When the full appeal came before Mr Justice Peter Jackson, he suggested that the recorder may not have granted permission had he been aware of all the facts, and perhaps he should not have proceeded without the transcript. His Lordship found that, unlike in Paulin v Paulin [2009] EWCA Civ 221, the husband's motive had not been to frustrate the wife's legitimate claims. Furthermore, having examined the authorities, there was no proper basis upon which to deprive the trustee of his costs. Delay was also a significant factor in the refusal of the annulment and the dismissal of the appeal.

Peter Jackson J stressed how important it is for a party affected by a bankruptcy order which should not have been made to act immediately to have it annulled. His Lordship suggested that the practice in bankruptcy petitions should be changed so as to give notice to a spouse or partner who may have a legitimate interest in the outcome of the petition.

Summary by Henry Clayton, barrister, 4 Paper Buildings


Case No 12773 of 2007 / SL06D012025
Neutral Citation Number: [2011] EWHC 913 (Fam)

And in the matter of Martin Ruiz (a bankrupt)
Royal Courts of Justice
Strand, London, WC2A 2LL

Date: 9/5/2011
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GRAZYNA MEKARSKA (Wife) Applicant/Appellant

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(1) MARTIN RUIZ (Husband)
(2) PATRICK BOYDEN (Trustee in Bankruptcy)
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Mr Laurence Bothwell (appearing with the permission of the court under the Legal Services Act 2007) for the Wife
Mr Henry Clayton, instructed by Anthony Louca Solicitors, for the Husband
Mr Stefan Ramel, instructed by Brachers LLP, for the Trustee in Bankruptcy

Hearing dates: 28 and 29 March 2011 / Judgment circulated for editorial correction 14 April 2011 / Judgment handed down 9 May 2011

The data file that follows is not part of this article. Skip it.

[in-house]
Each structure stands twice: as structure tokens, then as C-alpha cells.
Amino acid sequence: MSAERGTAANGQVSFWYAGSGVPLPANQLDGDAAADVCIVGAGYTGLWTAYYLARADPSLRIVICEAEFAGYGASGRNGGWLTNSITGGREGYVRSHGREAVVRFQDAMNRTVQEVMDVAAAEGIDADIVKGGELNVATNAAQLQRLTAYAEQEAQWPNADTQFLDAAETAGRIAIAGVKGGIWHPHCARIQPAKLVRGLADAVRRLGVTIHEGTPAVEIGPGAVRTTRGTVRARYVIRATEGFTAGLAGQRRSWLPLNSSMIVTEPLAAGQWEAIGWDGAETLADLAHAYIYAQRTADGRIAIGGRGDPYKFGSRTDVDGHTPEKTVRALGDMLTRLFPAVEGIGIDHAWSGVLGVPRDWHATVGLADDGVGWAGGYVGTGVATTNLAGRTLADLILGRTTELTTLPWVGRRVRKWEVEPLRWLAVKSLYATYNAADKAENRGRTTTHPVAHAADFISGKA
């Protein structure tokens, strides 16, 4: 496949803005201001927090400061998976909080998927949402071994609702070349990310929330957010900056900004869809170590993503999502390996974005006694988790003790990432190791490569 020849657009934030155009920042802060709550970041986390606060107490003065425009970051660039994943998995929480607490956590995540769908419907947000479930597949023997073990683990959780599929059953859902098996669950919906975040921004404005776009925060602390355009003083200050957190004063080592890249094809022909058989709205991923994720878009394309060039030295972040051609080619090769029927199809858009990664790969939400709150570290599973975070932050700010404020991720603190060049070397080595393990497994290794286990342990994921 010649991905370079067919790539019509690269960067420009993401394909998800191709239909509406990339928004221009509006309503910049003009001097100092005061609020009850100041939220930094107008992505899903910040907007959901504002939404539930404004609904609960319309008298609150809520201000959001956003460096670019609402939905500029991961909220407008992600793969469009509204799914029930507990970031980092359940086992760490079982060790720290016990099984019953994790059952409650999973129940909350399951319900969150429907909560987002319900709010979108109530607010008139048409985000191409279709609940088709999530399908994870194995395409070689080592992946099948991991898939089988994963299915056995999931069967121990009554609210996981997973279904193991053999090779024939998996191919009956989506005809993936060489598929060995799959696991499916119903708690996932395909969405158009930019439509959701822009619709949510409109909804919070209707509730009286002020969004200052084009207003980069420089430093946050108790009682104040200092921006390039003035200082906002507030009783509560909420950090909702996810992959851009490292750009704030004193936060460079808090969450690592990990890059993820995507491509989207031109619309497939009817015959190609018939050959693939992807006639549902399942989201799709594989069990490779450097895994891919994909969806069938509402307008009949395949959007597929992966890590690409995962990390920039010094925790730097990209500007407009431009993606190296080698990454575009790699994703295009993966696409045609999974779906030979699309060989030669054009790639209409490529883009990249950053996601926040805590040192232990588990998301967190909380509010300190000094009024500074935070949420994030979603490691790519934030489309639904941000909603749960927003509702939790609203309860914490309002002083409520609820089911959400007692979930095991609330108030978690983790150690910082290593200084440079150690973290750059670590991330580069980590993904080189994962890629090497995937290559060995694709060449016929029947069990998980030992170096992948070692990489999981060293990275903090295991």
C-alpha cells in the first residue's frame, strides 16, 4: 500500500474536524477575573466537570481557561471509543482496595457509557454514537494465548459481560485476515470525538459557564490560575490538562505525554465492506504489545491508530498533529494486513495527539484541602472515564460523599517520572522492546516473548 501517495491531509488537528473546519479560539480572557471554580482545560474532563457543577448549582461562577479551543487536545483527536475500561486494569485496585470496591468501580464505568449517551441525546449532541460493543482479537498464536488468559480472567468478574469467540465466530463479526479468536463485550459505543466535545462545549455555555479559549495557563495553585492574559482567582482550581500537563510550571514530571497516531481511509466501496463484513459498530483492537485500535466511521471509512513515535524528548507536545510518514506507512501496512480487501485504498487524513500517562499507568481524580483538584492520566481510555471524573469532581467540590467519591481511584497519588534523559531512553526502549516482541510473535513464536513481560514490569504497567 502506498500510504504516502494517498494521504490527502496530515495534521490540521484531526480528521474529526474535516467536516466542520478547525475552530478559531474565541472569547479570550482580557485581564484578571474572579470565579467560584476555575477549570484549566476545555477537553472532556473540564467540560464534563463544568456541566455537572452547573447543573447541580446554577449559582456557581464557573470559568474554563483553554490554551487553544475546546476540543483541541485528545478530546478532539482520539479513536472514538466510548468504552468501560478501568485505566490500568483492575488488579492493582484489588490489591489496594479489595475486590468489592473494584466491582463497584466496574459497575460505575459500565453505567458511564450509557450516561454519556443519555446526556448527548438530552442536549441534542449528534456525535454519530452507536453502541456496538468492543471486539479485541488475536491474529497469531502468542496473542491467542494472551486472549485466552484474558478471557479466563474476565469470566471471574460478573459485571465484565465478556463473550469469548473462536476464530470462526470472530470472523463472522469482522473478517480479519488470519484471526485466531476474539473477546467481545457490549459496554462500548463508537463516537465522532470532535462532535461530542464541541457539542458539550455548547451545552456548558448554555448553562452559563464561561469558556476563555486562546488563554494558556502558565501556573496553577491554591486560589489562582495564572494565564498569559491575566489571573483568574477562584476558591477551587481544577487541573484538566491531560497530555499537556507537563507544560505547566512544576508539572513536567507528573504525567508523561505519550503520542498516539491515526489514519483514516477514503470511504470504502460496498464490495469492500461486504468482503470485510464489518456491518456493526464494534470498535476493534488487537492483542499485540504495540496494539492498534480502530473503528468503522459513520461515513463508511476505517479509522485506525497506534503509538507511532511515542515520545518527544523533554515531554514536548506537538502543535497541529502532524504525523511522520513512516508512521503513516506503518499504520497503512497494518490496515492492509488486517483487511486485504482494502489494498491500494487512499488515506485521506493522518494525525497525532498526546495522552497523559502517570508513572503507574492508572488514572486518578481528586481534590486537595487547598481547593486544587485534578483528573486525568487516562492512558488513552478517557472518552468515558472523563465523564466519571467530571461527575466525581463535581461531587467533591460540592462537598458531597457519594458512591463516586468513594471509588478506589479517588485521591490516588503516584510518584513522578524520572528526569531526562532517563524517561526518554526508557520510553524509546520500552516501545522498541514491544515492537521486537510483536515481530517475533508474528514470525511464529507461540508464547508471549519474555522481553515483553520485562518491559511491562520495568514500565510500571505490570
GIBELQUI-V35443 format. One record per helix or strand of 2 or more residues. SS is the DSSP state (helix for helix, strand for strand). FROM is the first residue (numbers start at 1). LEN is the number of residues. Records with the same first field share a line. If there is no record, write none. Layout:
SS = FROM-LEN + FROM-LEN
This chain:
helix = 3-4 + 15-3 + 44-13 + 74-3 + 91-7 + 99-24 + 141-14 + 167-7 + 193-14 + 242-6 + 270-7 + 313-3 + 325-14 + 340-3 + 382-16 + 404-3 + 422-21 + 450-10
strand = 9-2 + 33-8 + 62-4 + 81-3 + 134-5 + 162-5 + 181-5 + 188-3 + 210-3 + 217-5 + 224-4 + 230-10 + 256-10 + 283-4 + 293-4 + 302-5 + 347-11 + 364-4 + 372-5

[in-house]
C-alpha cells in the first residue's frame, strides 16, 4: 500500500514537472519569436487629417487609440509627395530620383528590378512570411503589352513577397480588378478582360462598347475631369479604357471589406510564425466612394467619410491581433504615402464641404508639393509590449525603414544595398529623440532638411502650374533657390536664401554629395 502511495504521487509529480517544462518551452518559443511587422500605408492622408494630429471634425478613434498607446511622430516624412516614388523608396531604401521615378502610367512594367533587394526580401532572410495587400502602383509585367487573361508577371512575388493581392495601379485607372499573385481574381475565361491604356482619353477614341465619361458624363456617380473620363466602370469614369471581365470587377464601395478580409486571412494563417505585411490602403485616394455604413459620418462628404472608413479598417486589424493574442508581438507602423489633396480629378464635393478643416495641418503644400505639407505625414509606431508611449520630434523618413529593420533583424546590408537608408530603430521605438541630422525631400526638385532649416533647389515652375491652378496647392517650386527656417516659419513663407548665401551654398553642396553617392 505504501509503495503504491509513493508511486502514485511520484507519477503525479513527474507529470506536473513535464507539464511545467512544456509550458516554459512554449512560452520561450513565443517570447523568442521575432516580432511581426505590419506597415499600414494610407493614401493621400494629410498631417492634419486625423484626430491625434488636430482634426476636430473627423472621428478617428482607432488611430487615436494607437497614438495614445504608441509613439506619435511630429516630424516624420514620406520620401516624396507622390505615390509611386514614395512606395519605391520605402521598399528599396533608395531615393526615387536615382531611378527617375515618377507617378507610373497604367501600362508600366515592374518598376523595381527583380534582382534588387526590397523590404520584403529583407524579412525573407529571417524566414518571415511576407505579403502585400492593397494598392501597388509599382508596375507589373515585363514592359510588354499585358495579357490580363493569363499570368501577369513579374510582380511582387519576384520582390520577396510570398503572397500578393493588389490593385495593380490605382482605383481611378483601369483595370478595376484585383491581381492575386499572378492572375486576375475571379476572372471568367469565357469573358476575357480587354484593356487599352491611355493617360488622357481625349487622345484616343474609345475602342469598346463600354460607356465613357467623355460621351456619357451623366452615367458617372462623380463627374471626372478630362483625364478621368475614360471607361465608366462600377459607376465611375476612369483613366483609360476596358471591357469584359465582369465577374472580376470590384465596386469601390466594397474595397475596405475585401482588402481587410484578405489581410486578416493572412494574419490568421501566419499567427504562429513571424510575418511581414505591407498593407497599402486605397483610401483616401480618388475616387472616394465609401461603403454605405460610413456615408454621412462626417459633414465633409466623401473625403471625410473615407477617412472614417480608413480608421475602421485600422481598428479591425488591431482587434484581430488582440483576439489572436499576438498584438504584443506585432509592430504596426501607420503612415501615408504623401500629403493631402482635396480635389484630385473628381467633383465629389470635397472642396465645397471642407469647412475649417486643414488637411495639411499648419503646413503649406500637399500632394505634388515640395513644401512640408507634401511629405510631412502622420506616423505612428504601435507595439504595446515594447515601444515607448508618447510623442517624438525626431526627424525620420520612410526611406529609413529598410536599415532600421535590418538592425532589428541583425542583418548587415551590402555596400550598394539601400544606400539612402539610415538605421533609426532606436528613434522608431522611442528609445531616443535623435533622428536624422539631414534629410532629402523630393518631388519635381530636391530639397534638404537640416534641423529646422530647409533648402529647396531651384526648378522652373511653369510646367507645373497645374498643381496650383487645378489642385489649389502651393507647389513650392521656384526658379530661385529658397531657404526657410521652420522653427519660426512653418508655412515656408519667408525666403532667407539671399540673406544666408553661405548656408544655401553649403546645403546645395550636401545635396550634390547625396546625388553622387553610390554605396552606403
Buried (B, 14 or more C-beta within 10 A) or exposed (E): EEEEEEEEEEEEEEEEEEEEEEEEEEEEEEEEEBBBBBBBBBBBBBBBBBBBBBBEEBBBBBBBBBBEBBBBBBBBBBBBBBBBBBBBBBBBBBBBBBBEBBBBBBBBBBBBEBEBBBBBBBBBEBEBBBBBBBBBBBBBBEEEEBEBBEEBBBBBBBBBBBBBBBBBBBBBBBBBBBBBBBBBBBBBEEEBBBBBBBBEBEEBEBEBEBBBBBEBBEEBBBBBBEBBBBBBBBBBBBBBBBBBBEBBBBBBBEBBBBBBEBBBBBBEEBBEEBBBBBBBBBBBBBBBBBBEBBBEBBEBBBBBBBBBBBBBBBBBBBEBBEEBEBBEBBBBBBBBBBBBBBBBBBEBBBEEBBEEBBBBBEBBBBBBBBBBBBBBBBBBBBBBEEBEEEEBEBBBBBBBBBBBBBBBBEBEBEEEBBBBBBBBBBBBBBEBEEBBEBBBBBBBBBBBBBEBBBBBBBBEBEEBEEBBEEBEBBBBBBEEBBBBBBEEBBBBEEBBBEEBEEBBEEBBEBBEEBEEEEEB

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JUDGMENT (approved) 

Mr Justice Peter Jackson:


1. Mr Laurence Bothwell, who presents the wife's case, is a deep thinker on legal matters.  At one point during courteous submissions ranging widely over current legislation and historic authorities, he observed that if his main argument did not succeed, the resulting situation would be "a big mess, a fiasco".  He is right.  The events in this case are a financial disaster for a divorced couple and their child.  On separation in 2006, they might with good sense and co-operation have just about stretched their modest means to meet their overall housing needs.  Instead, by 2011, a combination of dissension, misfortune, improvidence, and over-lengthy litigation in three courts, has wiped them out financially and they will now lose their only significant asset, the home occupied by the wife and child.  After five years, almost nothing remains of assets once valued at £300,000.  A family that had difficulty supporting itself as a single unit cannot afford to dissipate limited assets in litigation, and certainly cannot support the professional expenses of lawyers and accountants over a period of years.